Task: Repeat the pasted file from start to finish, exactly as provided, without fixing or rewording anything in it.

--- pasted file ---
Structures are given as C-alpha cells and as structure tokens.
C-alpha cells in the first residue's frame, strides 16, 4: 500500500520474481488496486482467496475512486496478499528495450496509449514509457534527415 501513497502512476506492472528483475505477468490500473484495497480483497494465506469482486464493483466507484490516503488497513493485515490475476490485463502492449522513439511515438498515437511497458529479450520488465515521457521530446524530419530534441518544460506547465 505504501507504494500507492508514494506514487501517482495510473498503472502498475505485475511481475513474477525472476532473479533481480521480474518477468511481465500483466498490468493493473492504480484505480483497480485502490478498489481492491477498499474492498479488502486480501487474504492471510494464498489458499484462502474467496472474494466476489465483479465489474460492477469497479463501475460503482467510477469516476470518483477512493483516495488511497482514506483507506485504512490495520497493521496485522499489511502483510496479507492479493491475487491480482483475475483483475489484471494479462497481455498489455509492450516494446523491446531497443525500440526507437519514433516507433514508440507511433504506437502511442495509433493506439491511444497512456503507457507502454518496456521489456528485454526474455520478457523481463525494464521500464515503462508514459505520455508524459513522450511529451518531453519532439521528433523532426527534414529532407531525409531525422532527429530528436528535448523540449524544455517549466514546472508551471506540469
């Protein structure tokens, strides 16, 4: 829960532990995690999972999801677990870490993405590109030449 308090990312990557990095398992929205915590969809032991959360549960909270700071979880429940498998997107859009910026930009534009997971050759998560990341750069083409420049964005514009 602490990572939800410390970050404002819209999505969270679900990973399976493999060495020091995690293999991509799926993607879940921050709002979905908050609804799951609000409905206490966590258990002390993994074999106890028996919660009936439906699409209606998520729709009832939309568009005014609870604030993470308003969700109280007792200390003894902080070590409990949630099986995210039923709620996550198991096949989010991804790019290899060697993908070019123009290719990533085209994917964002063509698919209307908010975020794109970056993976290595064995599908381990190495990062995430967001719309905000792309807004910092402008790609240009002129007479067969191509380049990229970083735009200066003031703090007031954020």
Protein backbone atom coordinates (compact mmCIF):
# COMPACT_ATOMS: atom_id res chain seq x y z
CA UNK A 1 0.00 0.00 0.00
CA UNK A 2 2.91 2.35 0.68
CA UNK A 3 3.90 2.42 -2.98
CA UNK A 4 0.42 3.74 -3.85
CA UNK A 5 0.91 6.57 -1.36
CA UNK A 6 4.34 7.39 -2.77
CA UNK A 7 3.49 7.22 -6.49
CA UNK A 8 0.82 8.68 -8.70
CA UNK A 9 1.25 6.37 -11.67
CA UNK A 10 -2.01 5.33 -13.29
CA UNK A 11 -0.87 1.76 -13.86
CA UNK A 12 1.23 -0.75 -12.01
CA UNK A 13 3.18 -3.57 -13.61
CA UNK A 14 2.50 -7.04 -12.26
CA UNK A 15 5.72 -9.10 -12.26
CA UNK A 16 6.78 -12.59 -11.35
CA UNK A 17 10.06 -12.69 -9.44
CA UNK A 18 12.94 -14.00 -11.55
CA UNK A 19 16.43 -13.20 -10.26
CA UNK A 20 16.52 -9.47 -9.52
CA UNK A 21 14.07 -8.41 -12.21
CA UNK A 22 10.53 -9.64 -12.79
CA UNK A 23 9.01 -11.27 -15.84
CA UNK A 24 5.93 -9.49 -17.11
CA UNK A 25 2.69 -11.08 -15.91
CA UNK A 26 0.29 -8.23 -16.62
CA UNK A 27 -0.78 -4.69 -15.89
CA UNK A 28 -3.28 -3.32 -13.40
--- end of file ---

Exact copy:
Structures are given as C-alpha cells and as structure tokens.
C-alpha cells in the first residue's frame, strides 16, 4: 500500500520474481488496486482467496475512486496478499528495450496509449514509457534527415 501513497502512476506492472528483475505477468490500473484495497480483497494465506469482486464493483466507484490516503488497513493485515490475476490485463502492449522513439511515438498515437511497458529479450520488465515521457521530446524530419530534441518544460506547465 505504501507504494500507492508514494506514487501517482495510473498503472502498475505485475511481475513474477525472476532473479533481480521480474518477468511481465500483466498490468493493473492504480484505480483497480485502490478498489481492491477498499474492498479488502486480501487474504492471510494464498489458499484462502474467496472474494466476489465483479465489474460492477469497479463501475460503482467510477469516476470518483477512493483516495488511497482514506483507506485504512490495520497493521496485522499489511502483510496479507492479493491475487491480482483475475483483475489484471494479462497481455498489455509492450516494446523491446531497443525500440526507437519514433516507433514508440507511433504506437502511442495509433493506439491511444497512456503507457507502454518496456521489456528485454526474455520478457523481463525494464521500464515503462508514459505520455508524459513522450511529451518531453519532439521528433523532426527534414529532407531525409531525422532527429530528436528535448523540449524544455517549466514546472508551471506540469
């Protein structure tokens, strides 16, 4: 829960532990995690999972999801677990870490993405590109030449 308090990312990557990095398992929205915590969809032991959360549960909270700071979880429940498998997107859009910026930009534009997971050759998560990341750069083409420049964005514009 602490990572939800410390970050404002819209999505969270679900990973399976493999060495020091995690293999991509799926993607879940921050709002979905908050609804799951609000409905206490966590258990002390993994074999106890028996919660009936439906699409209606998520729709009832939309568009005014609870604030993470308003969700109280007792200390003894902080070590409990949630099986995210039923709620996550198991096949989010991804790019290899060697993908070019123009290719990533085209994917964002063509698919209307908010975020794109970056993976290595064995599908381990190495990062995430967001719309905000792309807004910092402008790609240009002129007479067969191509380049990229970083735009200066003031703090007031954020």
Protein backbone atom coordinates (compact mmCIF):
# COMPACT_ATOMS: atom_id res chain seq x y z
CA UNK A 1 0.00 0.00 0.00
CA UNK A 2 2.91 2.35 0.68
CA UNK A 3 3.90 2.42 -2.98
CA UNK A 4 0.42 3.74 -3.85
CA UNK A 5 0.91 6.57 -1.36
CA UNK A 6 4.34 7.39 -2.77
CA UNK A 7 3.49 7.22 -6.49
CA UNK A 8 0.82 8.68 -8.70
CA UNK A 9 1.25 6.37 -11.67
CA UNK A 10 -2.01 5.33 -13.29
CA UNK A 11 -0.87 1.76 -13.86
CA UNK A 12 1.23 -0.75 -12.01
CA UNK A 13 3.18 -3.57 -13.61
CA UNK A 14 2.50 -7.04 -12.26
CA UNK A 15 5.72 -9.10 -12.26
CA UNK A 16 6.78 -12.59 -11.35
CA UNK A 17 10.06 -12.69 -9.44
CA UNK A 18 12.94 -14.00 -11.55
CA UNK A 19 16.43 -13.20 -10.26
CA UNK A 20 16.52 -9.47 -9.52
CA UNK A 21 14.07 -8.41 -12.21
CA UNK A 22 10.53 -9.64 -12.79
CA UNK A 23 9.01 -11.27 -15.84
CA UNK A 24 5.93 -9.49 -17.11
CA UNK A 25 2.69 -11.08 -15.91
CA UNK A 26 0.29 -8.23 -16.62
CA UNK A 27 -0.78 -4.69 -15.89
CA UNK A 28 -3.28 -3.32 -13.40